Big Gay Weekend Prompts Awareness of LGBTQ Community on Campus

Jess Blank

Last weekend, Colgate held its fourth annual Big Gay Weekend, which comprised a series of events and workshops focused on awareness and discussion of issues involving the lesbian, gay, bisexual, transgender, queer and questioning (LGBTQ) community on campus.

The opening event was a keynote speech by Perry Moore, a gay rights activist who was executive producer of the Chronicles of Narnia and author of the book Hero, about the first gay superhero. Students from several other colleges, including Syracuse University, Hamilton College and SUNY Morrisville, traveled to Colgate to hear Moore speak on Saturday evening. Many members of the Hamilton community came as well. However, there was a poor turnout from Colgate students.

“It was nice to have the variety of opinion, having so many students from different schools, but not a lot of Colgate students came. It’s unfortunate because that was the goal of the weekend, seeking improvement within the community,” sophomore Ben Pollok, president of Advocates, a student group focused on LGBTQ issues, said.

The weekend also consisted of seven workshops, each discussing specific issues on campus. One of the more popular workshops was called “Gender Identity,” during which a local transexual woman from Hamilton came to speak about personal issues that she encountered during her transition from the male to female sex. Another workshop, called “Gay is Not the New Black,” addressed the problem of treating issues of homosexuality similarly to those of race and the resulting detrimental effects.

Assistant Director for Student Life and Academic LGBTQ Initiatives Emily Blake attended this workshop and commented on the crowd.

“There was a decent turnout and a lot of students from SUNY Morrisville came, which was great to build up the networking with other schools and form better allies,” Blake said. “The speaker really loved talking with the Colgate students, though, and he said it was the best group of students that he has ever worked with, which was great!”

Another popular workshop, titled “Drag 101,” gave students tips about going in drag for the Drag Ball that night.

The ball was held at Donovan’s Pub, where students celebrated and dressed in the opposite gender’s clothing while lip syncing to popular songs. Drag performers were hired from Syracuse, but students also performed and competed for the best performance.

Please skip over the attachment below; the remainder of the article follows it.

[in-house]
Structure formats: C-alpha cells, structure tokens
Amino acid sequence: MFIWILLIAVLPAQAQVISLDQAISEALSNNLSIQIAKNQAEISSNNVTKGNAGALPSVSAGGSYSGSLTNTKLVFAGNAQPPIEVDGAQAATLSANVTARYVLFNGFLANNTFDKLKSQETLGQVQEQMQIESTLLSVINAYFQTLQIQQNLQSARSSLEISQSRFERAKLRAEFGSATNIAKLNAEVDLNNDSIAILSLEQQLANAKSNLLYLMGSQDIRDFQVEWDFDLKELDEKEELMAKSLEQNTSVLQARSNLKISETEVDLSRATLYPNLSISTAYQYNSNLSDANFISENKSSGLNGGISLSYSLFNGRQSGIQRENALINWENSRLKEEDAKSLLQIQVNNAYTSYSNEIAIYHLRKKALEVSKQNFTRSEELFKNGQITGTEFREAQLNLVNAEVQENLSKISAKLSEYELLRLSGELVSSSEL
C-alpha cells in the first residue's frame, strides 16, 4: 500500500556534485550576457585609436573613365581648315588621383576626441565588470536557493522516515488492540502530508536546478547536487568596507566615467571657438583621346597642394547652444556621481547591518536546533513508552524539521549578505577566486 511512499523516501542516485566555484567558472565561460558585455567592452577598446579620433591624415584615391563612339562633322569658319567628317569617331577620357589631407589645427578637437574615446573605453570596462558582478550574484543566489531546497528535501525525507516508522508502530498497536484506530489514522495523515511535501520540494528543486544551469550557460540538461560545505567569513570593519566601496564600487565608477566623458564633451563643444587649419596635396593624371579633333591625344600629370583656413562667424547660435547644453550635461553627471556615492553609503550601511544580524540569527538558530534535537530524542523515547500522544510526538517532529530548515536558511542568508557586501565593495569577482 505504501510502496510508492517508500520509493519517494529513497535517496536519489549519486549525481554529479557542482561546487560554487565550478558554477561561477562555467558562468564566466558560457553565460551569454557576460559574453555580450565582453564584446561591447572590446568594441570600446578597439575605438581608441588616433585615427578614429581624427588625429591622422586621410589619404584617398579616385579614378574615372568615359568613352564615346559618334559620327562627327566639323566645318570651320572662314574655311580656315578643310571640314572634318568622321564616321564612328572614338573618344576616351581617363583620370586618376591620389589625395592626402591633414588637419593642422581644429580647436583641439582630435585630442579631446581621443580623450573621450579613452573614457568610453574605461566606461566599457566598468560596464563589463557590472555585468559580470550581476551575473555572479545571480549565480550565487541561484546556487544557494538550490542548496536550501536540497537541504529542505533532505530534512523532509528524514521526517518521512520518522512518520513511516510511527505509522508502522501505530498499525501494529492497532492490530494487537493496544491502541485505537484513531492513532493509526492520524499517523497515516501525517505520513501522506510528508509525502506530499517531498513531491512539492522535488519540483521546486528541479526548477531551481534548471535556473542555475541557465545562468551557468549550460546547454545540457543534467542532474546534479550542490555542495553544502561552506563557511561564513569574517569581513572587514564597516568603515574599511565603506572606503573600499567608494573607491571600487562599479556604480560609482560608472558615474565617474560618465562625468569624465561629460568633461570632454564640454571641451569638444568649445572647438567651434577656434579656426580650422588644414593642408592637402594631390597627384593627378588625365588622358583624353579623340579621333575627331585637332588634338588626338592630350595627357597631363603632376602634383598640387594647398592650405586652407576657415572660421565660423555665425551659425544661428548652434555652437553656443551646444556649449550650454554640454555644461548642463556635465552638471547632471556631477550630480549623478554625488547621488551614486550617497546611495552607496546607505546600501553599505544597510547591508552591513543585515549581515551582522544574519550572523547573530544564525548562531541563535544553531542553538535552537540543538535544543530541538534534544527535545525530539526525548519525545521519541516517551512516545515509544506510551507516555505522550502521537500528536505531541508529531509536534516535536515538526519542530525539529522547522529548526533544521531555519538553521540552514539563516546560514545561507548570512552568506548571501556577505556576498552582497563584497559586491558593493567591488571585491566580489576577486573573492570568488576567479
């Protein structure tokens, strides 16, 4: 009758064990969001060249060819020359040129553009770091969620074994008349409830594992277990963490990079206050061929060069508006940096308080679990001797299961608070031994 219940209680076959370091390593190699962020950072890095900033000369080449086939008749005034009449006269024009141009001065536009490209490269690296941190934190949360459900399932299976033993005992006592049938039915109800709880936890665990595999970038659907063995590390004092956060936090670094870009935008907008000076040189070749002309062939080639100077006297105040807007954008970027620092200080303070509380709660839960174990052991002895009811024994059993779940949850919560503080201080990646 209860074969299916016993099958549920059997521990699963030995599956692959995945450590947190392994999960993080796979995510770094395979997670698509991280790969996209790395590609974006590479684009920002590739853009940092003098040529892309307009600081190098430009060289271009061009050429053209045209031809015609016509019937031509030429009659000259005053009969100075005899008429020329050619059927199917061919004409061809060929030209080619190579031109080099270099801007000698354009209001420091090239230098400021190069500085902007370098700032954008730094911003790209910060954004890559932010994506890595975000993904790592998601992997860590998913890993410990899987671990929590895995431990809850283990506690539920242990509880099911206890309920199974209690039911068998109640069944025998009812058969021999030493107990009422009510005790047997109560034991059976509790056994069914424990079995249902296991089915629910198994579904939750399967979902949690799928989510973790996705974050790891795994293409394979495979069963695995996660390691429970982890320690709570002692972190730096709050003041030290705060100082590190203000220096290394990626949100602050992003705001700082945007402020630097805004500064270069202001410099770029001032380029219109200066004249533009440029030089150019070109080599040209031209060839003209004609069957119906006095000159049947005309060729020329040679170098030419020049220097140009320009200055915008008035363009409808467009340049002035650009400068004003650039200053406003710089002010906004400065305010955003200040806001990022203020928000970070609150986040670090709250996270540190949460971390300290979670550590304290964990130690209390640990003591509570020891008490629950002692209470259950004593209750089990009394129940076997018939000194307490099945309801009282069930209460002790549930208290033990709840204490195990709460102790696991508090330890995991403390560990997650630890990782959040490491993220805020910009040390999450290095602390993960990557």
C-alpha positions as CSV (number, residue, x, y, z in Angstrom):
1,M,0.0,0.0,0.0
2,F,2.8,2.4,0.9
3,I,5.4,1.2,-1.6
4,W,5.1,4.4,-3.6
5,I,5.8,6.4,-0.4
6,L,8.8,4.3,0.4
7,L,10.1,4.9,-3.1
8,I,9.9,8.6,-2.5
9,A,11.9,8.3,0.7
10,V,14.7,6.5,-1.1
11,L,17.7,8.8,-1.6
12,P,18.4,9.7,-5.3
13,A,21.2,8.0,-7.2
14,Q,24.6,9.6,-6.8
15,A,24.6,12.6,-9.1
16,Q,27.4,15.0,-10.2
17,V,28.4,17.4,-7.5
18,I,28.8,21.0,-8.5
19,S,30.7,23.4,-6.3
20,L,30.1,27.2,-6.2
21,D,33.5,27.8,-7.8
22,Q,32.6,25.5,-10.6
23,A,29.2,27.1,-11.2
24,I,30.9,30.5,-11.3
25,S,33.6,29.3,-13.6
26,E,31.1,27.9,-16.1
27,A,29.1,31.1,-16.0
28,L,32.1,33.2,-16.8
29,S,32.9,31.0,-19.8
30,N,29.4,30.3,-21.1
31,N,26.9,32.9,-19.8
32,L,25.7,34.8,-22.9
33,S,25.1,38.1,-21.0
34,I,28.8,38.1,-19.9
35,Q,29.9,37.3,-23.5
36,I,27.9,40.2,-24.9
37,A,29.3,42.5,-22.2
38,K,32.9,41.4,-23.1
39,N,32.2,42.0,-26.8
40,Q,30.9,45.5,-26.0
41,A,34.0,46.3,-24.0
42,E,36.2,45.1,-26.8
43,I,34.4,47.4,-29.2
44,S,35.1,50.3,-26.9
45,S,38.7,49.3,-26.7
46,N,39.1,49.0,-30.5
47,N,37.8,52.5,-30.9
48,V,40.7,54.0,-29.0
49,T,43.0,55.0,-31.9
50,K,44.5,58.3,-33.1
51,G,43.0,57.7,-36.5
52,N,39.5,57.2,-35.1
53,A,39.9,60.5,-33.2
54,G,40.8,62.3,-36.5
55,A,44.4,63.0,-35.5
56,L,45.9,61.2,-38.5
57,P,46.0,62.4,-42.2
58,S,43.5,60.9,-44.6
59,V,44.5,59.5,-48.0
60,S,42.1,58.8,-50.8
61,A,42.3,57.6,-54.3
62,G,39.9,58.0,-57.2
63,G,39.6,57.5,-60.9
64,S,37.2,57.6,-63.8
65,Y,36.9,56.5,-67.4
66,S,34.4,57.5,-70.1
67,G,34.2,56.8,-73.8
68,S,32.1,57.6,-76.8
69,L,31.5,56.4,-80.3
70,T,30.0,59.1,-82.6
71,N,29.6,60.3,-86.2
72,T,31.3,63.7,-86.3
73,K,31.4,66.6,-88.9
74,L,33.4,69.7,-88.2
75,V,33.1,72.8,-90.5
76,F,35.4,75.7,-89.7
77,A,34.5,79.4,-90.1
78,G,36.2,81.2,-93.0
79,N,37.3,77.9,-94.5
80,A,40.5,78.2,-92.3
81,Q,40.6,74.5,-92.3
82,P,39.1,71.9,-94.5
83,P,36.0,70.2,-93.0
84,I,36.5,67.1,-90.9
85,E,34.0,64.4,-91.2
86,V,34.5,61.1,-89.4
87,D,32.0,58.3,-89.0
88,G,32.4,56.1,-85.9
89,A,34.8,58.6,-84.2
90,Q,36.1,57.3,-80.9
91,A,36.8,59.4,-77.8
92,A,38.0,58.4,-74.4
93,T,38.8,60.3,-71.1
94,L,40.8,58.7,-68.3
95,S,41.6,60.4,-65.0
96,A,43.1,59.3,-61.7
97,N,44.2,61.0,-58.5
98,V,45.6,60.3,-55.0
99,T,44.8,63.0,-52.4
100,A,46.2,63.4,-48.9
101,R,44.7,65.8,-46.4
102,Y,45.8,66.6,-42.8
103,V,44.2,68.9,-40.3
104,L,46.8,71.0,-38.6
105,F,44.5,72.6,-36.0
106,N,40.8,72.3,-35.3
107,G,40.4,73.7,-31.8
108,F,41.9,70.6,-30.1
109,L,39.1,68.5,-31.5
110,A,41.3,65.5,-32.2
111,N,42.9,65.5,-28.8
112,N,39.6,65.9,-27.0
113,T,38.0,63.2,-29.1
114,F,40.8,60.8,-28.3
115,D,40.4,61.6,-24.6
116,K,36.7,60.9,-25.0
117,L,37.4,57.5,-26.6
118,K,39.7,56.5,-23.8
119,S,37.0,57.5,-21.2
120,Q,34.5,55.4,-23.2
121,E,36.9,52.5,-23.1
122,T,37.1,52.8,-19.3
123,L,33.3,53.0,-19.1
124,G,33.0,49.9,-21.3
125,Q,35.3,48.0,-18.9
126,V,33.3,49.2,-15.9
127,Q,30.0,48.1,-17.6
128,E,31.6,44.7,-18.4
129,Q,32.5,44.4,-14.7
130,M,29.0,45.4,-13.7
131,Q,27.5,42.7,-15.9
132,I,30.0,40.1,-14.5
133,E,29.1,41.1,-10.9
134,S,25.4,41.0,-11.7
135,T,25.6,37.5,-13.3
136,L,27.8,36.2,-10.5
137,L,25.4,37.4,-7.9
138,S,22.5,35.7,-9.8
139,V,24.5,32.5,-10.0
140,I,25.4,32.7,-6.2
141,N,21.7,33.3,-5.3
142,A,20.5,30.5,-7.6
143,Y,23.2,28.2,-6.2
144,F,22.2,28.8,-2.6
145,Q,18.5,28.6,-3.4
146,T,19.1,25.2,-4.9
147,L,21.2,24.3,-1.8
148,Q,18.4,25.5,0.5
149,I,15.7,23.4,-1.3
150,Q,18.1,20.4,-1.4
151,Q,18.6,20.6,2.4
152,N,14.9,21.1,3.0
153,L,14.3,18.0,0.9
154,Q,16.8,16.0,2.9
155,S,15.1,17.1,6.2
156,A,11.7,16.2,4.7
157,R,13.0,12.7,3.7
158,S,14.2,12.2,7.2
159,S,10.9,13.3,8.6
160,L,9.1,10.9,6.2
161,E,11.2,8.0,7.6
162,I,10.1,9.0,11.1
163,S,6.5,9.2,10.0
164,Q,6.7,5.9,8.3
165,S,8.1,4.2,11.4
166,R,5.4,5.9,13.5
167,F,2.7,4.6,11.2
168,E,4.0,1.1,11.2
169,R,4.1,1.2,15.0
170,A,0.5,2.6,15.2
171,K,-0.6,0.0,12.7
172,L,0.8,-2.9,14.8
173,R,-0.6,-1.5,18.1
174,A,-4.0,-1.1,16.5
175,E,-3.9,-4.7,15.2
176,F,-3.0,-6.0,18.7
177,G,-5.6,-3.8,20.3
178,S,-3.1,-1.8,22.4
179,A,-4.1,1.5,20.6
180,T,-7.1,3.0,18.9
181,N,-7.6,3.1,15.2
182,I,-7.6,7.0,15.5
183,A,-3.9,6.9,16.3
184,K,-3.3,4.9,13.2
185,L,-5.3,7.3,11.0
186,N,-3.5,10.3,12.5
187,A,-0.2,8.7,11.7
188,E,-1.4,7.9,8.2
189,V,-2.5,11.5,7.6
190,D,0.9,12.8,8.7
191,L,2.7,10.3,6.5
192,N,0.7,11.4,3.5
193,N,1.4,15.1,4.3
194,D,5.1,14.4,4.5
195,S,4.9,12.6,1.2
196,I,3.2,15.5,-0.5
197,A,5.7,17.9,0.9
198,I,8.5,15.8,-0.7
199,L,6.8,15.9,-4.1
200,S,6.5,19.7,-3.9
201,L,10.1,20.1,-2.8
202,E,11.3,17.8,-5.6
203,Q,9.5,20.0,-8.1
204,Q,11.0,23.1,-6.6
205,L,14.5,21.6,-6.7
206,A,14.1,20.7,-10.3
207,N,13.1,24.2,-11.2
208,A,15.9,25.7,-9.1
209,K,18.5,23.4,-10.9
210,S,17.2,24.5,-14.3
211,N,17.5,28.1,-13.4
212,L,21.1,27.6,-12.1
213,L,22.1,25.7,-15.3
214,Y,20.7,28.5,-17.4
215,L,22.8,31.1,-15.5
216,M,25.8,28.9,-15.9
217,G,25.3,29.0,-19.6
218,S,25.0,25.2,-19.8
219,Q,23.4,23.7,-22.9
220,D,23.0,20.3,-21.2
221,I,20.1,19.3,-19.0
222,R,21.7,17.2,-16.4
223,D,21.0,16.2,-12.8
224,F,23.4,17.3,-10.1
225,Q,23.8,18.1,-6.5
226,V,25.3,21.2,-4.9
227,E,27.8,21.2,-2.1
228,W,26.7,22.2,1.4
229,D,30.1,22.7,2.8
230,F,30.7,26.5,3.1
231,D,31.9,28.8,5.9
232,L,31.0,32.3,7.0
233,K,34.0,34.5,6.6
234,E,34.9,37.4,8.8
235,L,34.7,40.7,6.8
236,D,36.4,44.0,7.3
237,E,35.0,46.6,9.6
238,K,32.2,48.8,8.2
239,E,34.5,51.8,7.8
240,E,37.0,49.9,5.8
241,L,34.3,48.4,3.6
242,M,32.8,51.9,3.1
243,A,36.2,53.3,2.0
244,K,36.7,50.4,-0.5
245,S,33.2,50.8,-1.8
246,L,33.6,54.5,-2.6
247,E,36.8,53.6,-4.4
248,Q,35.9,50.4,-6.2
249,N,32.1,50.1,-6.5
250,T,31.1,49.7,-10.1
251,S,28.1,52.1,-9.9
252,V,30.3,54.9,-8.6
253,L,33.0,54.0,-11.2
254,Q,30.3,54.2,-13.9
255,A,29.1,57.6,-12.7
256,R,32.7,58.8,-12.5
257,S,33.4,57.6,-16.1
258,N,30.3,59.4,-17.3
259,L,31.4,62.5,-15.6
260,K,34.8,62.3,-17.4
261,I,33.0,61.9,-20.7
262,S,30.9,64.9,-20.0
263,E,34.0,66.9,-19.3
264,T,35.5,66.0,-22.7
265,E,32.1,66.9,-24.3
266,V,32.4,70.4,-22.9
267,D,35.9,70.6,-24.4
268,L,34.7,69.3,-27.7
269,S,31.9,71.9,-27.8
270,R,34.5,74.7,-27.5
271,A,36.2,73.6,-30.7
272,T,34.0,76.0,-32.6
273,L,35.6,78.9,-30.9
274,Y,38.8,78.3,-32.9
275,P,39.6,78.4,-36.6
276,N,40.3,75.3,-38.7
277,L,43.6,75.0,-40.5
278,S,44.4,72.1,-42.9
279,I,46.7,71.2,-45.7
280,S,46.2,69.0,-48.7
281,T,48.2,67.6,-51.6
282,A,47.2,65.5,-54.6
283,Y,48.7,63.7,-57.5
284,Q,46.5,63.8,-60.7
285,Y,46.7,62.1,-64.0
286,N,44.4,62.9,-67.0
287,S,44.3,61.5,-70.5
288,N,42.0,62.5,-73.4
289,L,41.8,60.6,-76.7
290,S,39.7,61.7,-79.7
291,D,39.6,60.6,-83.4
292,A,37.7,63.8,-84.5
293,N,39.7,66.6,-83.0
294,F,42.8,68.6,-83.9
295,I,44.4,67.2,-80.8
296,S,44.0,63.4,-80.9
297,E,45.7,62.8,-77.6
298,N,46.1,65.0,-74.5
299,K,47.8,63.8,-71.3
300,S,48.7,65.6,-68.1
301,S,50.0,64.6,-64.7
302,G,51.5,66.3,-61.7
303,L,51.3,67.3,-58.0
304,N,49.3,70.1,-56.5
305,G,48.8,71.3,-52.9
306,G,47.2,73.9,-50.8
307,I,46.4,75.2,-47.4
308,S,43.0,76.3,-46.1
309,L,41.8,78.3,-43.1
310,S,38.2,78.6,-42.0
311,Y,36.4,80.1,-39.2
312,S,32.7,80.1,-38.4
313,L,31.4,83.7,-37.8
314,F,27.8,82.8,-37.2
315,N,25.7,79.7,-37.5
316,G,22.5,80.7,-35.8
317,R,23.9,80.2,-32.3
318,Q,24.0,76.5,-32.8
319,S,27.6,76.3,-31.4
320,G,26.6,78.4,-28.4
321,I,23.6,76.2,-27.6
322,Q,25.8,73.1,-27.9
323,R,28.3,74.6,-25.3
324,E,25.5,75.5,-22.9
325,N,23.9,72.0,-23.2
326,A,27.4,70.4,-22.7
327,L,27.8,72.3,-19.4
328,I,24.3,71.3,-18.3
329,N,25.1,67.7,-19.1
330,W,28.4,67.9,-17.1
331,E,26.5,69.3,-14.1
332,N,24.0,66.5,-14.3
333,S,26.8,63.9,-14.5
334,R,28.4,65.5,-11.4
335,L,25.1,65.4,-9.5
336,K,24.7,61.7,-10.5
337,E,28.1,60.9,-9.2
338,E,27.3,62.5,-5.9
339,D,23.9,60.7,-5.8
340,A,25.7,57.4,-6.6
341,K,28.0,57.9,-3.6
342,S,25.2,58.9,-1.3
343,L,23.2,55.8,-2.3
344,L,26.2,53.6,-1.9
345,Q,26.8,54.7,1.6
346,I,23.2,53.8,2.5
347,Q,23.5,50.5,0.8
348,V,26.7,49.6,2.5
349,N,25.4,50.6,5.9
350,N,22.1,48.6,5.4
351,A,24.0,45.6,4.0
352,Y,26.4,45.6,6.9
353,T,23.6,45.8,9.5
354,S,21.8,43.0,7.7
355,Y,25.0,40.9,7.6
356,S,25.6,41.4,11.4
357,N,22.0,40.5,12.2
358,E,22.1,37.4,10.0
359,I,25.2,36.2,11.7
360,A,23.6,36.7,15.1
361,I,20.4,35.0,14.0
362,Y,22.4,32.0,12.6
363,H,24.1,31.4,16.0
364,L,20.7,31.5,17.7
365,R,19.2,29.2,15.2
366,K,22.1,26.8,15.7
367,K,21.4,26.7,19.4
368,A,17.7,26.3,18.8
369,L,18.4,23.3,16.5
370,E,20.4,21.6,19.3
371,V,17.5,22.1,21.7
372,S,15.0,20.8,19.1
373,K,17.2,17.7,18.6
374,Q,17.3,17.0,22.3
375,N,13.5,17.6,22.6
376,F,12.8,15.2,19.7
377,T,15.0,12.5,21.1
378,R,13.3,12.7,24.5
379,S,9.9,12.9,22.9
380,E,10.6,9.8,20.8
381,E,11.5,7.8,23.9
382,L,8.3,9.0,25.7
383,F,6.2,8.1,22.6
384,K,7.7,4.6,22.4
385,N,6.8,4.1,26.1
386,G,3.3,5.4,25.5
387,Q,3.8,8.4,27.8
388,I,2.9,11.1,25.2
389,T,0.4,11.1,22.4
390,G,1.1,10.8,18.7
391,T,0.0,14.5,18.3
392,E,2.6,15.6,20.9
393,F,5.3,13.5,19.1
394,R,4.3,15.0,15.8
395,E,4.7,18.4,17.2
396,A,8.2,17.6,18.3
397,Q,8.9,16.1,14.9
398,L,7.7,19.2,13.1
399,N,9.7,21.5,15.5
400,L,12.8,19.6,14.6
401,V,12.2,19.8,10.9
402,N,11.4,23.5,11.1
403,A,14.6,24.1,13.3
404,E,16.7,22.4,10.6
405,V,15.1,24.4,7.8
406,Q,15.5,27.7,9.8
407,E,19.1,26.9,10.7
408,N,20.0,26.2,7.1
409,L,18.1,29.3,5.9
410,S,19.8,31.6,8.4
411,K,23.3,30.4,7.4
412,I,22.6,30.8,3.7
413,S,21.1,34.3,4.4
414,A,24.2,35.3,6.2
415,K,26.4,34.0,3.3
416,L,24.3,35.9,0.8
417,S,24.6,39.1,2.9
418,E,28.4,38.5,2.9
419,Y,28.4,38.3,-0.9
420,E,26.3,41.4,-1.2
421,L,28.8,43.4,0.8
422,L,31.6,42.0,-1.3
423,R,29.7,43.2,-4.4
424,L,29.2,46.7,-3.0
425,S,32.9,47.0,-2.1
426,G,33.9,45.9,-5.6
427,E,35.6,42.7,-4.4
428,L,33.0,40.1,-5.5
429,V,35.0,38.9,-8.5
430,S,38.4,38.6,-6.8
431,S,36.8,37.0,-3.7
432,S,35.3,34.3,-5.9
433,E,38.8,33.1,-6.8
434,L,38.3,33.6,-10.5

“I loved seeing the students and what they chose to wear when representing the opposite gender. There were a lot of great stage performances and it was fun to see what creative things people came up with. It was also great to see students having a good time and connecting with each other,” Blake said.

First-year Catherine Polk had a similar reaction to the evening’s events.

“Somehow, I ended up performing, and singing “Baby Got Back” by Sir Mix-a-Laot,” Polk said. “I’m not much of a dancer. Actually, I don’t dance at all, so that was completely different for me. I pulled random people from the crowd to dance with me. It was a lot of fun. I can’t wait ’til next year!”

Winners of the drag competition were sophomores Benae Beamon and Ana Almeyda-Cohen, who performed “I Can’t Believe It” by T-Pain and Lil’ Wayne.

“I didn’t think so many people would be performing at the drag ball,” Beamon said.

Sophomore Eugene Riordan agreed that it was a great time.

“It was a weekend where you could celebrate the joys of being queer, no matter what you were,” Riordan said. “It was a way for everyone to be out and about campus in a group of their friends not worrying about what anyone thought. I thought this weekend went really well, and it made me really happy to be able to help set up and plan some of it.”

Riordan also noted that he learned a lot from the experience.

“I’ve gotten so many comments on how great my legs looked in heels, though I don’t think my feet will ever let me dress in drag again. There was a lot to do and learn, but I think what was most important is that it brought the entire queer community and their supporters together,” Riordan said.